Harley Quinn appears in World's Finest: The Batman/Superman Movie (a compilation movie consisting of three-part Superman: The Animated Series episode "World's Finest") as a rival and foil for Lex Luthor's assistant Mercy Graves; each takes an immediate dislike for the other, at one point fighting brutally with each other as Lex Luthor and the Joker have a business meeting. In the film's climax, Harley ties Graves as a human shield to a combat robot set to confront Superman and Batman, but Graves is rescued by the two heroes without suffering any harm.
The animated movie Batman Beyond: Return of the Joker takes place in the future, long after the events in Batman: The Animated Series. It includes a flashback scene in which Harley helps the Joker torture Tim Drake until he has become "Joker Jr.", an insane miniature version of the Clown Prince of Crime; she then falls down a deep pit during a battle with Batgirl. At the end of the movie, a pair of twin girls who model themselves on the Joker are released on bail to their grandmother, who angrily berates them — to which they answer: "Oh, shut up, Nana Harley!". Prior to this, her costume made several appearances in episodes in the future Batcave.
In other media
Harley Quinn has been adapted into various other forms of media. The character has appeared in both live-action and animated television series, films and video games. The character was originally voiced by Arleen Sorkin in the DC animated universe. Since then, she has also been voiced by Hynden Walch and Tara Strong in either DC Animated Showcases or in various video games. In the Birds of Prey television series, she was portrayed by actress Mia Sara. In the Fox series Gotham a character known as Ecco, portrayed by Francesca Root-Dodson and bearing all the characteristics of Harley Quinn, was introduced in the fourth season. The character made her live-action feature film debut in the 2016 film Suicide Squad, portrayed by Margot Robbie.
Harley Quinn has been interpreted as having dependent personality disorder, as well as showing typically villainous antisocial behavior. Kate Roddy describes Harley Quinn as an "ambitious career woman who gives up her autonomy to become an abused sidekick" and discusses fan responses to the character.
Chris Sims describes the approach of Batman: The Animated Series as showing "a version of the character who is having adventures right now" and regards that choice as being a key part of Harley Quinn's production. Chris Sims describes her as the Joker's Robin.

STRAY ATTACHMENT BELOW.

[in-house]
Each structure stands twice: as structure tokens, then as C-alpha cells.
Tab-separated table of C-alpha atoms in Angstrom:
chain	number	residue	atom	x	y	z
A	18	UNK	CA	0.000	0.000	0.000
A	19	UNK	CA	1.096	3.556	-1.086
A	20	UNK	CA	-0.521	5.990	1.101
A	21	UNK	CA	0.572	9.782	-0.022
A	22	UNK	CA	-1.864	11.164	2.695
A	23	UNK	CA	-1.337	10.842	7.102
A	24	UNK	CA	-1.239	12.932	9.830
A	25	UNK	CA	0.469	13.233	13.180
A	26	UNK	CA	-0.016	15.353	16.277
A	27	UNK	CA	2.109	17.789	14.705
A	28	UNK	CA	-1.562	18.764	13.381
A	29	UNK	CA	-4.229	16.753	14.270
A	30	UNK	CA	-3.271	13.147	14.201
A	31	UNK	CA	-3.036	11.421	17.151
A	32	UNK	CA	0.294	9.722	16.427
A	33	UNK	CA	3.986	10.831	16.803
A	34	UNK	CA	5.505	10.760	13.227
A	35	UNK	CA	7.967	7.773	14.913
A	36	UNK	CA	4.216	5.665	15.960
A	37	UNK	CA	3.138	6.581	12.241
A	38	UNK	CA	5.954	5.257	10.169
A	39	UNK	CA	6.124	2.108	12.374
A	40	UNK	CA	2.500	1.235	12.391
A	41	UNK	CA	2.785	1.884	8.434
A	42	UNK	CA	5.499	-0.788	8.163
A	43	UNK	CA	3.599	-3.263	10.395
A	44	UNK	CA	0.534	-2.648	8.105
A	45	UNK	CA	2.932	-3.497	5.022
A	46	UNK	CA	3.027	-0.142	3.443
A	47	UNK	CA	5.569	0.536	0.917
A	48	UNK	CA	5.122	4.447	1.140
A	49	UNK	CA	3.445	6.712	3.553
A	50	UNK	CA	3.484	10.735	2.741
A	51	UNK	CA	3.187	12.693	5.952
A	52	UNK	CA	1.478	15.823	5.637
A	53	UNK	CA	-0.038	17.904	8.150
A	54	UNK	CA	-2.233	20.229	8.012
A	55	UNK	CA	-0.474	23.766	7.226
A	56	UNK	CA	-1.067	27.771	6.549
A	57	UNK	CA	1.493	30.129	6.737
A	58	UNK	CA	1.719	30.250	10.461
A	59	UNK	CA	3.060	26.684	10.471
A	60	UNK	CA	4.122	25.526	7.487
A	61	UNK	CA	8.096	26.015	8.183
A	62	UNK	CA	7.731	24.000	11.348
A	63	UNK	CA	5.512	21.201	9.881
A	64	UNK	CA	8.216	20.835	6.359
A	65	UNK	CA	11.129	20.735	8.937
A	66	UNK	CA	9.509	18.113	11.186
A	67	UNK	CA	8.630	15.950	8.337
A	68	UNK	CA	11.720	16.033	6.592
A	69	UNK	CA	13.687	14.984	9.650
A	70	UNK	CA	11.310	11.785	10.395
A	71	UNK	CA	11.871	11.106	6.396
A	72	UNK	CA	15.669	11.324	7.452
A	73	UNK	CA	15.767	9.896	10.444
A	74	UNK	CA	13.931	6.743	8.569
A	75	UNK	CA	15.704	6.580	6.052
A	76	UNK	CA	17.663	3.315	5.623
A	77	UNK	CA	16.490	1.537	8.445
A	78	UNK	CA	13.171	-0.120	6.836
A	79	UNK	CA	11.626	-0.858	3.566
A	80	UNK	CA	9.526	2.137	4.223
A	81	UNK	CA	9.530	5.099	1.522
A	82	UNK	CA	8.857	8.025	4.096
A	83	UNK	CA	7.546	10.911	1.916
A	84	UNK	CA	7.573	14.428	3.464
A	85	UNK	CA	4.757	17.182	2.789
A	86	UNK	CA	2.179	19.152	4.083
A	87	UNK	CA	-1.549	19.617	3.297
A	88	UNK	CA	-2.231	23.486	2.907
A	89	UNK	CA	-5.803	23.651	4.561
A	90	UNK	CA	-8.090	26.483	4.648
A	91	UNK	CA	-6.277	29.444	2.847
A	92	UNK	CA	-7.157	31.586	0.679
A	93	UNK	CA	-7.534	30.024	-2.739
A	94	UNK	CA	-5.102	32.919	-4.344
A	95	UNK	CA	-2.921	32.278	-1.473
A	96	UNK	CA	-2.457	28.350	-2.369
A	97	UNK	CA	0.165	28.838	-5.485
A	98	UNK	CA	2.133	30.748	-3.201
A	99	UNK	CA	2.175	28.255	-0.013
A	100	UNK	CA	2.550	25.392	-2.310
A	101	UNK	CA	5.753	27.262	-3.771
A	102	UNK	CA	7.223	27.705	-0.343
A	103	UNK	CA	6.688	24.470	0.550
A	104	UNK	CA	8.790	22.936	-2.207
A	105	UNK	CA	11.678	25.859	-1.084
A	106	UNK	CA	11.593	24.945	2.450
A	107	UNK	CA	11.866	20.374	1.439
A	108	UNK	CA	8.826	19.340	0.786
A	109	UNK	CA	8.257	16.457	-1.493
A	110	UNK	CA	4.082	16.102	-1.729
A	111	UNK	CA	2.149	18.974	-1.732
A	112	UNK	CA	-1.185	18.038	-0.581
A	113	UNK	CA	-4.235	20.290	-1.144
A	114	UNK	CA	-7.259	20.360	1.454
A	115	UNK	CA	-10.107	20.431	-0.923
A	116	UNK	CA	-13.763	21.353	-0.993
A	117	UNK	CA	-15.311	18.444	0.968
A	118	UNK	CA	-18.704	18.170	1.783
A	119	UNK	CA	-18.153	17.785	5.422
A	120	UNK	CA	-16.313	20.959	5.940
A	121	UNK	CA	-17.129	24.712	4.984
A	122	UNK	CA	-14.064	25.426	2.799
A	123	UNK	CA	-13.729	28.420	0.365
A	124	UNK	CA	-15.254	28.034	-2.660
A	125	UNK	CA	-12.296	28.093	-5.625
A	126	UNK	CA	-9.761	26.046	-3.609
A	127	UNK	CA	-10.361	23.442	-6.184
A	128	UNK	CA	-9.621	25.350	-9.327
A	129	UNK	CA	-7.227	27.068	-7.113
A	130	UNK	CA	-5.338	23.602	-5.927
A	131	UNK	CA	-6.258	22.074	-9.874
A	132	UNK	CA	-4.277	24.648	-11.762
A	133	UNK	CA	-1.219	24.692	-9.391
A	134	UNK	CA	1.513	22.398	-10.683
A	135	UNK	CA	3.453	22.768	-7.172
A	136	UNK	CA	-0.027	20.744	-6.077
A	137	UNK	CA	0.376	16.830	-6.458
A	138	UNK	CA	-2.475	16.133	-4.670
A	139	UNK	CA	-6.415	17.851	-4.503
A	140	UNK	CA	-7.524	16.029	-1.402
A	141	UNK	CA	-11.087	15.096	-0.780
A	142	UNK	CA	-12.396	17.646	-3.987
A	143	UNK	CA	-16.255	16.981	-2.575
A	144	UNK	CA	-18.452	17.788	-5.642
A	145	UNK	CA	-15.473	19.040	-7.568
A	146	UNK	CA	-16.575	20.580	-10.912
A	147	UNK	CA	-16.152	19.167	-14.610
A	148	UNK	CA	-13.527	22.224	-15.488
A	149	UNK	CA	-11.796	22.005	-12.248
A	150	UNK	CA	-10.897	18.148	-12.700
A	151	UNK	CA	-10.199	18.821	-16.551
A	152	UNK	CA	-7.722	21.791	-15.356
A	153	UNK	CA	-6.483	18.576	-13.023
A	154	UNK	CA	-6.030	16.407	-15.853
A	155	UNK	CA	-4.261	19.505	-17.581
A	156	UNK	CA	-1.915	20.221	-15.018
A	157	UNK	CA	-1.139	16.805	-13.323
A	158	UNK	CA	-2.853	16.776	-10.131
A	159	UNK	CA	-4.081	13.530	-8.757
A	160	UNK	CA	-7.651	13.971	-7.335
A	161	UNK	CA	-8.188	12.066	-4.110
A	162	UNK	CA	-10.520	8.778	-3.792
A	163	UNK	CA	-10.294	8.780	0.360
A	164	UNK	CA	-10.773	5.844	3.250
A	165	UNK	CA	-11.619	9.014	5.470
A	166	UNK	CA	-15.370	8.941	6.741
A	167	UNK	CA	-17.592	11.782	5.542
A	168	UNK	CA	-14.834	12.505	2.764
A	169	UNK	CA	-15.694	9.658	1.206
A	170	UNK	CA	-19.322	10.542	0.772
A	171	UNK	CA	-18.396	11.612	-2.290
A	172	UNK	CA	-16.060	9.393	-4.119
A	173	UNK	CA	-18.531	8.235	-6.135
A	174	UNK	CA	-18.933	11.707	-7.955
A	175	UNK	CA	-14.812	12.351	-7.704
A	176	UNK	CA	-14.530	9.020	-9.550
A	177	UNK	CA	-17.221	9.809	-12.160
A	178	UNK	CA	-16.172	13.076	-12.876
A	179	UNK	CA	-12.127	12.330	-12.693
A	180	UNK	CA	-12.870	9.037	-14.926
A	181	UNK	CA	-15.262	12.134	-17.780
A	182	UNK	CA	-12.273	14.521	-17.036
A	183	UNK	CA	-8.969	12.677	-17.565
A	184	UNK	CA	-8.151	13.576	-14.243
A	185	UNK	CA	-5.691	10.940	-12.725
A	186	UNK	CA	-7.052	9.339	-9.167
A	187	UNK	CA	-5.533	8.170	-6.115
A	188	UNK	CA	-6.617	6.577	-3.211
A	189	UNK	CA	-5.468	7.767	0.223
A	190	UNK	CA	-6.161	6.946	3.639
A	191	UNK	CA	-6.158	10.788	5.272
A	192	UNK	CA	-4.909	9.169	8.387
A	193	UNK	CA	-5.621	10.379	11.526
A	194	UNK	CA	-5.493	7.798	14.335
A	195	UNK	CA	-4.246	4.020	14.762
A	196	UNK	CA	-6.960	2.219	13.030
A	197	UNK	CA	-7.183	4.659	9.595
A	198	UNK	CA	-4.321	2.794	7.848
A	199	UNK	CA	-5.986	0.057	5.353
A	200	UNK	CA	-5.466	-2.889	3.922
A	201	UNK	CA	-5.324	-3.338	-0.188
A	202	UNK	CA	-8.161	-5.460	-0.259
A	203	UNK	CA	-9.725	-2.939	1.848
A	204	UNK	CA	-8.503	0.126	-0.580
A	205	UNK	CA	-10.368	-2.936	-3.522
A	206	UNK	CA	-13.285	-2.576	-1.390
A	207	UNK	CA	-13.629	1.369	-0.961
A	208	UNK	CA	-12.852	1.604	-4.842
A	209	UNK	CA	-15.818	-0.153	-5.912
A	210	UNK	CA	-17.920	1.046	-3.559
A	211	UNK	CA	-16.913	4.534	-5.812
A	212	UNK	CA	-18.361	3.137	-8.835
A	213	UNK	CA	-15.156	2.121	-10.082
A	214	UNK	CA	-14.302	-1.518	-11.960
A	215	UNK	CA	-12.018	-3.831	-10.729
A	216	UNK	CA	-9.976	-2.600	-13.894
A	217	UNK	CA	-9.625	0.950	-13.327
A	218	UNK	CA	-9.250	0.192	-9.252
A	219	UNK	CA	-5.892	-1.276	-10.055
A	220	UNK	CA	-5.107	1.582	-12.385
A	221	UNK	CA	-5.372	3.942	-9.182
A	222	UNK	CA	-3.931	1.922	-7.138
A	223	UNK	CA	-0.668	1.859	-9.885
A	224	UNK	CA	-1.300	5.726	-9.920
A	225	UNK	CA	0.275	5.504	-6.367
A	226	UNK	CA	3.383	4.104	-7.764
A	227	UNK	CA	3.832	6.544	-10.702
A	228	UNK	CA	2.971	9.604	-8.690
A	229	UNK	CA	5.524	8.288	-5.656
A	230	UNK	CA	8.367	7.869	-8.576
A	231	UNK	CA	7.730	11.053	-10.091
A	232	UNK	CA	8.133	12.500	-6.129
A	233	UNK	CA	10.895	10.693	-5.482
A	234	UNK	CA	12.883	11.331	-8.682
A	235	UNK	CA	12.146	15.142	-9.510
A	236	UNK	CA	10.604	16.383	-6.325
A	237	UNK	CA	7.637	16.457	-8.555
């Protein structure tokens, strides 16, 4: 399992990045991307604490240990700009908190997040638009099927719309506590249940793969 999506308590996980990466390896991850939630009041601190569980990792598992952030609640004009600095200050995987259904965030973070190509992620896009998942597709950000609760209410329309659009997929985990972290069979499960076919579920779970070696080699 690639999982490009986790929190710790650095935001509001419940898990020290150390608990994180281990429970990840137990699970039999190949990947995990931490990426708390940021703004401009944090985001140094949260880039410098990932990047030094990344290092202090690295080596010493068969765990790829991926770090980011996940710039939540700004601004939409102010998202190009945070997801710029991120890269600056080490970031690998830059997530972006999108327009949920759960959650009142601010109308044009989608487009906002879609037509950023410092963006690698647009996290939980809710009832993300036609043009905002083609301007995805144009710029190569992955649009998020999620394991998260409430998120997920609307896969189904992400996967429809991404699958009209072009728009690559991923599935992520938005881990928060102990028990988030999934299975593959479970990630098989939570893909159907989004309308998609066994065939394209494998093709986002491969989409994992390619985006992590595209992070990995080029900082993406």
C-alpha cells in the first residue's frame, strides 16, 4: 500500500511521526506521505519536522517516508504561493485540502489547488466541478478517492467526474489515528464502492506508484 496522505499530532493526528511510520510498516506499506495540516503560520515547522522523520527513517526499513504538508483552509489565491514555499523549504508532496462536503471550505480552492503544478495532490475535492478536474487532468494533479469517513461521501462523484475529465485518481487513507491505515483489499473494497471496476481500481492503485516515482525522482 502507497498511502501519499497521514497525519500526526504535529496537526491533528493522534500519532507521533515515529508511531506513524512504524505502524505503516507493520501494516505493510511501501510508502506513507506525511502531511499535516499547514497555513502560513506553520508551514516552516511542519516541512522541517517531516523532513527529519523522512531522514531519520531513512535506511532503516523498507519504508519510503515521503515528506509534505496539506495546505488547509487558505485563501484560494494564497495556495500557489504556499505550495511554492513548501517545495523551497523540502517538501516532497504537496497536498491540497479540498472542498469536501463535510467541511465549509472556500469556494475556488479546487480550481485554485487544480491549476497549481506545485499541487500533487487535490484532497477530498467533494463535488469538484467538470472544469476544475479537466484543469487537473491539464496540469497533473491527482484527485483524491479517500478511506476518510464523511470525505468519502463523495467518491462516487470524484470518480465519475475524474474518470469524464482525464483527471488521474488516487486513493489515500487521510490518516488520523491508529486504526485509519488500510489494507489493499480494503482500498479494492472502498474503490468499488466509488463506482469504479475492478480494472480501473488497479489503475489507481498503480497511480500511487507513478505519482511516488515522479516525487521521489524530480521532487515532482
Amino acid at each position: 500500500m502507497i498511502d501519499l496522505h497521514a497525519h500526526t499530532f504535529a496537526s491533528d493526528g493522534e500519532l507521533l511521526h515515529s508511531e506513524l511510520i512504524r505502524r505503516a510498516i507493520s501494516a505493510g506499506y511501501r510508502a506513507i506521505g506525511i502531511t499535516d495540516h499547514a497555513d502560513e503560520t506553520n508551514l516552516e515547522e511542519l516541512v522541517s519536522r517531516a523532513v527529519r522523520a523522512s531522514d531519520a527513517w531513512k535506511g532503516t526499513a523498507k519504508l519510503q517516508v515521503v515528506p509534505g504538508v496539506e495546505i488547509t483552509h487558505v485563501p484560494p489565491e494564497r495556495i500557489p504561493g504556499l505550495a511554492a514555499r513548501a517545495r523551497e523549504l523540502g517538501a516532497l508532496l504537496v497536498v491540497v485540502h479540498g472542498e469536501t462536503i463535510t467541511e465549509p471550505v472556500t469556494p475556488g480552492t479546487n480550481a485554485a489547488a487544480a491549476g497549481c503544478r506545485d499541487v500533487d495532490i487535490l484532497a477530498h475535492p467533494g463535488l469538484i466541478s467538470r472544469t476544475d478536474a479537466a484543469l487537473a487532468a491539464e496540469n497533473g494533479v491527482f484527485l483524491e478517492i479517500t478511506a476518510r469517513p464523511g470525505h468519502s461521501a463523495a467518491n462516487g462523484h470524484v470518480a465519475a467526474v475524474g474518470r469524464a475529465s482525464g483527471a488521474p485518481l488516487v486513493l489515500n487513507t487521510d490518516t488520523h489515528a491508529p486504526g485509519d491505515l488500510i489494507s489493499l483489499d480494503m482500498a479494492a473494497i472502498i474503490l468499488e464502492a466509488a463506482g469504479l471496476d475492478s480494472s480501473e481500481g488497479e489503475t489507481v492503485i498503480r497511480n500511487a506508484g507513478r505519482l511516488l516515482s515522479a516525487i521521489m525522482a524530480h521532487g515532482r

Harley Quinn has become one of DC Comics' most popular characters. The 2016 relaunch of her comic shipped more copies than any other DC Rebirth title and was one of the best-selling comics of the year. DC Comics co-publisher Jim Lee refers to Harley Quinn as the fourth pillar in their publishing line, behind Superman, Batman, and Wonder Woman. Harley Quinn currently stars in four separate ongoing series — three eponymous titles and Suicide Squad. Only Batman and Superman have comparable numbers of monthly appearances, making Harley DC Comics' most prominent and profitable female character. Kevin Kiniry, vice-president of DC Collectibles, says Harley Quinn is always a top-seller and that she "can go toe-to-toe with Batman and the Joker as one of the most fan-requested and sought-after characters." In 2016, Harley Quinn's Halloween costume ranked as the most popular costume in both the United States and the United Kingdom and it remains a popular subject for cosplay. To celebrate the character, DC Comics declared the month of February to be Harley Quinn Month and published 22 Harley Quinn variant covers across their line of comic books. IGN's 2009 list of the Top 100 Comic Book Villains of All Time ranked Harley Quinn as #45. She was ranked 16th in Comics Buyer's Guide's 2011 "100 Sexiest Women in Comics" list.